Signal Cable 801 is located at the axial center of Vacuum Pipe 804 and Signal Cable 801 passes through Adjustable Feedthrough 803.
[00429] Signal Cable 801 introduces EM wave energy into Resonating Cavity through Signal Port A 501. Adjustable Feedthrough 803 is compressed and expanded to control the position of Signal Cable 801 with respect to Resonating Cavity 700. Adjustments of the position of Signal Cable 801 are desirable during normal operation of Resonating Cavity 700 in order to break through multipacting barriers, and to position Signal Cable 801 at unity coupling or other desirable positions with respect to Resonating Cavity 700.
[00430] Pickup Cable 802 is attached to PLL 1200. Pickup Cable 802 is also coupled to Resonating Cavity 700 through Signal Port B 502. Pickup Cable 802 is weakly coupled to the EM fields that are present within Resonating Cavity 700 during normal operation.
[00431] Fig . 9 depicts Dewar 900. Dewar 900 is capable of maintaining liquid helium within Helium Vessel 904. Heat transport into the helium bath contained within Helium Vessel 904 is approximately less than 2 watts. It is desirable to have zero heat transport into the helium bath through the walls and opening of Helium Vessel 904. Heat enters into the helium bath contained within Helium Vessel 904 during normal operation of Resonating Cavity 700 due to EM wave energy within Resonating Cavity 700 being dissipated as ohmic heating in the walls of Resonating Cavity 700. The heating in the walls of Resonating Cavity 700 is then transferred into the liquid helium bath contained within Helium Vessel 904.
[00432] Dewar 900 is comprised in part by Vacuum Valve 901. The volume located between the outer walls of Dewar 900 and the walls of Helium Vessel 904 is evacuated through Vacuum Valve 901 during normal operation of Resonating Cavity 700. Vacuum pressure within said volume during normal operation is approximately 0.003 Torre.
[00433] N2 Port 902 and IM2 Port 903 are ports that allow liquid nitrogen to move through Jacket 905. Jacket 905 is a copper jacket that has copper piping welded to the copper sheeting of Jacket 905. Copper piping connects N2 Port 902 and N2 Port 903 to Jacket 905 and said copper piping is not depicted in Fig. 9.
[00434] Layers of cryogenic super insulation are wrapped around Helium Vessel 904 and said cryogenic super insulation is not depicted in Fig.9.
[00435] Dewar designs with design features similar to Dewar 900 are known to those skilled in the art.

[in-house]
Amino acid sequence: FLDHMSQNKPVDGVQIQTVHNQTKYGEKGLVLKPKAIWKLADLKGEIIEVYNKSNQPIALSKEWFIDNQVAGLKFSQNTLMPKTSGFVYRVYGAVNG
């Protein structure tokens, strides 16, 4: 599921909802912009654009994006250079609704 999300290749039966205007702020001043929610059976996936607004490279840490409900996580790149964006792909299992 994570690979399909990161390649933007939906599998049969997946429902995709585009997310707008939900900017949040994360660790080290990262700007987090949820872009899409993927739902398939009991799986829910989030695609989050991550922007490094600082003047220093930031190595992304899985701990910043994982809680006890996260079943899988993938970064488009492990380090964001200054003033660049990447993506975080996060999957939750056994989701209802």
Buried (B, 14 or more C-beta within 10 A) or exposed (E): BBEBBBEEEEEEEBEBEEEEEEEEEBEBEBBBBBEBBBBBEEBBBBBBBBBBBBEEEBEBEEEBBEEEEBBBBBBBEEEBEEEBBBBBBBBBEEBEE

[00436] Fig. 10 depicts Resonating Cavity 700 and associated vacuum tubing and signal cables located within Dewar 900. Fig. 11 depicts a detail view of the top of Dewar 900 and parts associated with supporting Resonating Cavity 700 and attached vacuum piping.
[00437] Resonating Cavity 700 operates with a high vacuum that is typically in the range of approximately 1 x 10"8 Torre. Vacuum pump 1001 depicted in Fig. 10 is connected by vacuum piping to Resonating Cavity 700 and creates the high vacuum in Resonating Cavity 700.
[00438] Resonating Cavity 700 is comprised of Niobium and is operated below the critical superconducting temperature of Niobium. Liquid helium at atmospheric pressure has a temperature of 4.2 K. During experiments on Resonating Cavity 700, Opening 906 of Dewar 900 (Depicted in Fig. 11) is sealed with a clam-shell seal (not depicted in Fig. 11). With Opening 906 sealed, Helium Vessel 904 becomes vacuum sealed from atmospheric pressure. The pressure in Helium Vessel 904 is pumped down with a vacuum pump (not depicted). The reduction of pressure within Helium Vessel 904 causes helium to boil off of the liquid helium and causes the temperature of the liquid helium to drop.
[00439] Pressure in Helium Vessel 904 is approximately 50 Torre after pump down. Helium that remains in Helium Vessel 904 after vacuum pump down is cooler than 4.2 K. At 50 Torre, helium temperature in Helium Vessel 904 is approximately 2.3 K. After pump down to 50 Torre pressure in Helium Vessel 904, the clam-shell seal of Opening 906 is removed and atmospheric pressure returns to Helium Vessel 904. The helium remaining in Helium Vessel 904 remains at the 2.3 K and experiments are run on Resonating Cavity 700. Heat transfers from Resonating Cavity 700 to the liquid helium in Helium Vessel 904 does not create boiling of the liquid helium while the helium temperature within Helium Vessel 904 is below 4.2 K. Helium will not boil at atmospheric pressure until 4.2 K temperature is reached. Performance of the experiment with helium liquid at atmospheric pressure and below 4.2 K temperature prevents the effect of boiling helium from creating force changes on the load cells that support Resonating Cavity 700 and attached vacuum piping.
[00440] Support Arm 1101 of Fig. 11 supports Support Bracket A 1102. Support Bracket B 1102 is not depicted in Fig. 11 since it is not part of the Sectional View AA of Fig. 10. Support Brackets A 1102 and B 1102 support Vacuum Pipe 804. Vacuum Pipe 804 is connected to Resonating Cavity 700.
[00441] During normal operation of an experiment using Resonating Cavity 700, Support Arm 1101 is disconnected from Bolt A 1103 and from Bolt B 1104. Two identical load cells are placed to support Support Arm 1101. The load cells are not depicted in Fig. 10 or Fig. 11. One load cell is placed on Platform A 1105 and one load cell is placed on Platform B 1106.
[00442] During normal operation of an experiment using Resonating Cavity 700, Vacuum Valve 1107 is closed, sealing off the vacuum in Resonating Cavity 700. Bellows 1108 is disconnected from Turbopump Assembly 1001 and Bellows 1108 is disconnected from Vacuum Valve 1107.